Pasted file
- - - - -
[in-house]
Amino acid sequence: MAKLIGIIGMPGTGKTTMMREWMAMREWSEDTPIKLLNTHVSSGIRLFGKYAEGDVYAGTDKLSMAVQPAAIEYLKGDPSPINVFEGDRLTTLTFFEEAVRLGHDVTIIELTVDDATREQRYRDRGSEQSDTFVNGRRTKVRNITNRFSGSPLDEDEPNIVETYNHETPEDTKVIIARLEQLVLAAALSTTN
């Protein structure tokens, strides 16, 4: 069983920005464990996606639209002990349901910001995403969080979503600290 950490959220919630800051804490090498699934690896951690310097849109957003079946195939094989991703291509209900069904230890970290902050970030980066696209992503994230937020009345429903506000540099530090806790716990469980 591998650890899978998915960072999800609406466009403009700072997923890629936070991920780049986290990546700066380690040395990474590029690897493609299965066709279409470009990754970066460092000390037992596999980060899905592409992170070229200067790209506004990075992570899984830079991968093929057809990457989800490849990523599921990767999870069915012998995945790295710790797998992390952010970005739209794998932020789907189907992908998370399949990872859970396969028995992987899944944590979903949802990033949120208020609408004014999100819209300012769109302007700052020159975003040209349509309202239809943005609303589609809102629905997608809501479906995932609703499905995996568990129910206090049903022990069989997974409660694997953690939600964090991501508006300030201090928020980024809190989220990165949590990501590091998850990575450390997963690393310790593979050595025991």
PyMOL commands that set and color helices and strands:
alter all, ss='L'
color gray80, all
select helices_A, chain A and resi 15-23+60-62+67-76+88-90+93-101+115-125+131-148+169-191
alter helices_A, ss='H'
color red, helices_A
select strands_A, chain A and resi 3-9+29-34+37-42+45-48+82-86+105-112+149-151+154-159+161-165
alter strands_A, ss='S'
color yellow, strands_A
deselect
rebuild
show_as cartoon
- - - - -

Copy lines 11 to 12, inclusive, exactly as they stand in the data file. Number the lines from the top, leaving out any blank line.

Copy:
alter strands_A, ss='S'
color yellow, strands_A